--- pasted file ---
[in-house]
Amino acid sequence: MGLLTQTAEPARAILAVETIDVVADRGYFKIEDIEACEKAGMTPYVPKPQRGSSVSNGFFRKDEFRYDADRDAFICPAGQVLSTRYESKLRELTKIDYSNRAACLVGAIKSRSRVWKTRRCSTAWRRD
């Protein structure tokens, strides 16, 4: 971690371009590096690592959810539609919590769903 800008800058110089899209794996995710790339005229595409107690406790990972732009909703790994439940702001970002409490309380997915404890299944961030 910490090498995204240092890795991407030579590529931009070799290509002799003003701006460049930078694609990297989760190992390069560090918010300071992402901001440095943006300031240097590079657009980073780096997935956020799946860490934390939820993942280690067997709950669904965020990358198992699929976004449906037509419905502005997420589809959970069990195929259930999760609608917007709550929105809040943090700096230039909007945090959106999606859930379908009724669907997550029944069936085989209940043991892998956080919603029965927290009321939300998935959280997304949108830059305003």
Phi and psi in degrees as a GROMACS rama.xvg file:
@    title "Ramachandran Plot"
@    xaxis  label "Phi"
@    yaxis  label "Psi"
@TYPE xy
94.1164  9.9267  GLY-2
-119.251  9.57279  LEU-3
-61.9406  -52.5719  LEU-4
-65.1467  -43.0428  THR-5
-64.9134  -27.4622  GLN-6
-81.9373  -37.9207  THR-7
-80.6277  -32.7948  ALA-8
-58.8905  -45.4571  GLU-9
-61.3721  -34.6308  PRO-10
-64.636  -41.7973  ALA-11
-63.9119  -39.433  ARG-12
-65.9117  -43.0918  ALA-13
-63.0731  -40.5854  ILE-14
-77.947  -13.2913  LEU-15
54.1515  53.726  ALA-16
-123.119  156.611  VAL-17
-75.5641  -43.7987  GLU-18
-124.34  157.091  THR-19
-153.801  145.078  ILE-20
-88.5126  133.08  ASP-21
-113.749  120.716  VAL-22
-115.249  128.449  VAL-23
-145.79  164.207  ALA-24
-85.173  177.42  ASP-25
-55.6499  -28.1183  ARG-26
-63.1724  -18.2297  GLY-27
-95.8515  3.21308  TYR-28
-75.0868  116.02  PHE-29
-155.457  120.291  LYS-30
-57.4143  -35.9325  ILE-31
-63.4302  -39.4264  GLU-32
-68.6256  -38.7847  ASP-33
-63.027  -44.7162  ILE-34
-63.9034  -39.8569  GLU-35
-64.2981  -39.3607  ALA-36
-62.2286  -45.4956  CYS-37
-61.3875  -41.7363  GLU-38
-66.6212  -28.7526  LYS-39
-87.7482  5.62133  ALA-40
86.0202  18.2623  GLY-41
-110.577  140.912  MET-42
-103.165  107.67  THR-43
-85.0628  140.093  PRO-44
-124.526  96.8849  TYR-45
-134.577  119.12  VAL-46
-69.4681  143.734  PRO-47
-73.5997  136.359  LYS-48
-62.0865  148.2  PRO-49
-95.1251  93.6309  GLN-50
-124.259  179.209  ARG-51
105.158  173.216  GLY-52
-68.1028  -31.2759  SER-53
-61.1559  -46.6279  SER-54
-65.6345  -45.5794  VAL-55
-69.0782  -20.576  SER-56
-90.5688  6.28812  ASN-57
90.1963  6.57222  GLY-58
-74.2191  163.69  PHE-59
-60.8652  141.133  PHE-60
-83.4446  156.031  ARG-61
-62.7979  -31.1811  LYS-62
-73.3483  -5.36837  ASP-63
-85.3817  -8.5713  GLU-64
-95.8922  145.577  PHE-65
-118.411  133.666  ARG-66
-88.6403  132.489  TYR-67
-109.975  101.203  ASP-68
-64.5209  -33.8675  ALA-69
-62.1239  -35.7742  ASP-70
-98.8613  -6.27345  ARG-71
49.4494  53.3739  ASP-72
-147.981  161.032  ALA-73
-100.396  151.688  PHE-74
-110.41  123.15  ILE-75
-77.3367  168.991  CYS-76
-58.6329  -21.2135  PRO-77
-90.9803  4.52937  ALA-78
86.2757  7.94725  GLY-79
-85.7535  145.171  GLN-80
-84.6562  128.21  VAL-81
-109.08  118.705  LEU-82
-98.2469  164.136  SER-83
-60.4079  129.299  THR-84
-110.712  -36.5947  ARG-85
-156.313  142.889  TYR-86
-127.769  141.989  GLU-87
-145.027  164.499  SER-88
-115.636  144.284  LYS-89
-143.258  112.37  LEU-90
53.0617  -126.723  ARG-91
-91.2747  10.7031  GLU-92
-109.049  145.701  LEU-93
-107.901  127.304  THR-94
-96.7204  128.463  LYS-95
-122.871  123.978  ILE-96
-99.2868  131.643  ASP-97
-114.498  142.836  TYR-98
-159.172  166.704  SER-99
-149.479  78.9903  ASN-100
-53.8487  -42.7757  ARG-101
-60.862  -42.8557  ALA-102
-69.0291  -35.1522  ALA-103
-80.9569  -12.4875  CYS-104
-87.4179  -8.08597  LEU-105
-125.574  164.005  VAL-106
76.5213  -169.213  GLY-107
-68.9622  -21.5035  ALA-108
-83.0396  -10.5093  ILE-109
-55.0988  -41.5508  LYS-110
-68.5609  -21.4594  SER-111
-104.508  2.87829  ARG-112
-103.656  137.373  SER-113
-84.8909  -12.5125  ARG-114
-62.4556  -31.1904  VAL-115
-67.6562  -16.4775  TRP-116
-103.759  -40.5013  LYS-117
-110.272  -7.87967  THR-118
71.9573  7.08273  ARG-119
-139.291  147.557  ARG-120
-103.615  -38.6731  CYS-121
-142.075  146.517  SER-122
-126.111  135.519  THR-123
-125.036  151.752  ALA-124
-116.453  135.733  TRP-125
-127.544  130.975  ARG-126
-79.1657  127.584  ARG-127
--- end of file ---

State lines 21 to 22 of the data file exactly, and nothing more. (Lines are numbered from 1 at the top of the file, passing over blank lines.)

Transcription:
-63.0731  -40.5854  ILE-14
-77.947  -13.2913  LEU-15